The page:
The least democratic countries grow health and economic level

The least democratic countries grow health and economic level

Democracy , so well known, is a word that could well figure among those wildcard terms that are used to fill in crossword puzzles (such as "sun" or "Ra") and that end up being bled of meaning, devalued by overuse.

From this it should not be derived that democracy is not good (although first we would have to determine what type of democracy we are talking about), but neither should we ignore that democracy is not a panacea and is far from being a multipurpose tool to solve all the problems that arise. meet us.

Economic growth

The least democratic countries, for example, are currently the fastest growing in health and economy. Liberal democracy is the best way to govern a country , indeed, but it should not be inferred that, because it is the best, it is the most conducive to obtaining all kinds of benefits.

Democracy brings justice. Democracy is a moral posture. But it is not always an optimal position on a pragmatic level. Democracy, then, will not necessarily bring us health improvements, economic growth, or even peace. Not even democracy is a sine qua non condition to feed these factors.

At least, that’s what the data tells us, as Hans Rosling explains in his book Facfulness :

Most countries that experience great economic and social advances are not democracies. South Korea went from level 1 to 3 faster than any other country in history (without finding oil), being at all times a military dictatorship. Of the ten fastest growing countries in 2016, nine of them had a low democratic rating.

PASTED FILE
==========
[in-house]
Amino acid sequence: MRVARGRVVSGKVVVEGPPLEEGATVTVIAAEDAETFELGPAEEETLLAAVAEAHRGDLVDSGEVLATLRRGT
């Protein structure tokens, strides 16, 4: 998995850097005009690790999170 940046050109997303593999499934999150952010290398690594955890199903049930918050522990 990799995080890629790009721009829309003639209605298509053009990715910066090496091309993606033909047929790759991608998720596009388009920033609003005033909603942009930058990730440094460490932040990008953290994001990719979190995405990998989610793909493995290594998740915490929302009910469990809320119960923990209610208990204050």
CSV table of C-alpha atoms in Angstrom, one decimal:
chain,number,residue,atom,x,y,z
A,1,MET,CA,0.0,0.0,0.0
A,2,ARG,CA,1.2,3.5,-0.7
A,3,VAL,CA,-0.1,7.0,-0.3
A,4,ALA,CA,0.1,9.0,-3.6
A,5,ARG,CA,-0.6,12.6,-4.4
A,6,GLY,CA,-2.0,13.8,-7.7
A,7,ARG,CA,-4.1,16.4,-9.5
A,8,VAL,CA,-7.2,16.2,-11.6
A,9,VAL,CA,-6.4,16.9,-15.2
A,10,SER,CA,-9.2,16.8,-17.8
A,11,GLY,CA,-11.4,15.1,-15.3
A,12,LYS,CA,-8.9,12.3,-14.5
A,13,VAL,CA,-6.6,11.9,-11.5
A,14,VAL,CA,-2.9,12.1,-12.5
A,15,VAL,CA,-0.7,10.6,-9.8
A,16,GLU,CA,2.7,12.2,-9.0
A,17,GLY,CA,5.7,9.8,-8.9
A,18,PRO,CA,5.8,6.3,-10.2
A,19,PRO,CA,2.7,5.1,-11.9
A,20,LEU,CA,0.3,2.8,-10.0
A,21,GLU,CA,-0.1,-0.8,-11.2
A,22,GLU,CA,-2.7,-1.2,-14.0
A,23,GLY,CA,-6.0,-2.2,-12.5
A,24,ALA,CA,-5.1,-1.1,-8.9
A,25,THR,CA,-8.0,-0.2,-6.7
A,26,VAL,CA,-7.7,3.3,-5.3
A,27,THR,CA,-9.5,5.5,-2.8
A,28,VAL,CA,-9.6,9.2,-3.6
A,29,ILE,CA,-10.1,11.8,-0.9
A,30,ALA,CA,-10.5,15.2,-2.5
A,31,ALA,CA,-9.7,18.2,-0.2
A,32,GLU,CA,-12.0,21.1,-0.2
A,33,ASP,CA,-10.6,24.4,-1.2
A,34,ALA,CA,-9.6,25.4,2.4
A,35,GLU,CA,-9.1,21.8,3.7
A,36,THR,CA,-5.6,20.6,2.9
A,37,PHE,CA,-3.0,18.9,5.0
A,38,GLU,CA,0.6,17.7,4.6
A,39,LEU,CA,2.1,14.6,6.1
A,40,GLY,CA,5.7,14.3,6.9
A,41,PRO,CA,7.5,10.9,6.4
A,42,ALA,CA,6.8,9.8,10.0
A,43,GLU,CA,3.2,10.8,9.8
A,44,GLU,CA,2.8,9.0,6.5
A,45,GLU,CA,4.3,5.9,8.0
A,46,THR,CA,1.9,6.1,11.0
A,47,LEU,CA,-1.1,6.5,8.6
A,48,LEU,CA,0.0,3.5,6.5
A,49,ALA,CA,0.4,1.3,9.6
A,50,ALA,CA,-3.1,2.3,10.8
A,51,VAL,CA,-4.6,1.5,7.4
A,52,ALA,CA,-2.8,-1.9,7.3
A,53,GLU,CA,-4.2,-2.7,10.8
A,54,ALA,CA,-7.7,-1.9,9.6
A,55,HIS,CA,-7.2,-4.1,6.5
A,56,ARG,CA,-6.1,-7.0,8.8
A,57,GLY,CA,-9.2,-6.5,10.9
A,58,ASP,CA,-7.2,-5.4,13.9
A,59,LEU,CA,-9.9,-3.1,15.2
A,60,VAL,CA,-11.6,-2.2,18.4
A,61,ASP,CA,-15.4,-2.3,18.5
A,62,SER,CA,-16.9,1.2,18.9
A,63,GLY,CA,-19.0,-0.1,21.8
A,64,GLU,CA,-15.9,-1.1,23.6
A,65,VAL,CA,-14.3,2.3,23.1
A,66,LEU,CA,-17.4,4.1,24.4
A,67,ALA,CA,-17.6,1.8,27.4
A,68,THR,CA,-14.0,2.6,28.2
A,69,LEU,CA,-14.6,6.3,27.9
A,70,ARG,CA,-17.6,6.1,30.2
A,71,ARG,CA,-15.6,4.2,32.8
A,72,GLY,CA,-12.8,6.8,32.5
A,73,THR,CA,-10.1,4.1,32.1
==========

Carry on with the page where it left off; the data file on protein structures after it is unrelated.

Democracy, then, must be presented as an end in itself, as a moral ideal, and not as a tool to pursue certain material objectives.

In fact, there are so many factors that lead a country to offer better material living conditions to its citizens and are so interwoven in such complex ways that, for that reason, no single magnitude is capable of explaining it : not even GDP per capita , nor infant mortality (as in Cuba), nor individual freedom (as in the United States) … not even democracy.

In other words, there are no star measures to achieve the prosperity of a people. A government is required, yes, but a government cannot solve all problems. Neither the private nor the public sector is always the answer. It all depends on the context. Decisions have to be made on a case-by-case basis .

Economics or politics are the closest thing to non-linear dynamical systems, just as the weather is. That is, each time we analyze something, the solutions to solve it will be different. It is therefore unlikely that the social sciences in general will produce clear formulas, such as E = MC2 .

In fact, if someone announces clear and immutable formulas, you have to distrust their proposals. If the weather is bad, you have to take out the umbrella if it rains, but the umbrella is useless if the bad weather is a blizzard or a low temperature. Each time we approach the dynamic system, we will need a different solution , that is, the least similar to fixed formulas of the type "right wing ideology", "left wing ideology", "libertarianism", "anarchism", "socialism", and so on. Especially if we take into account that the weather can change several times in a single day.

Even social justice should not rely solely on democracy.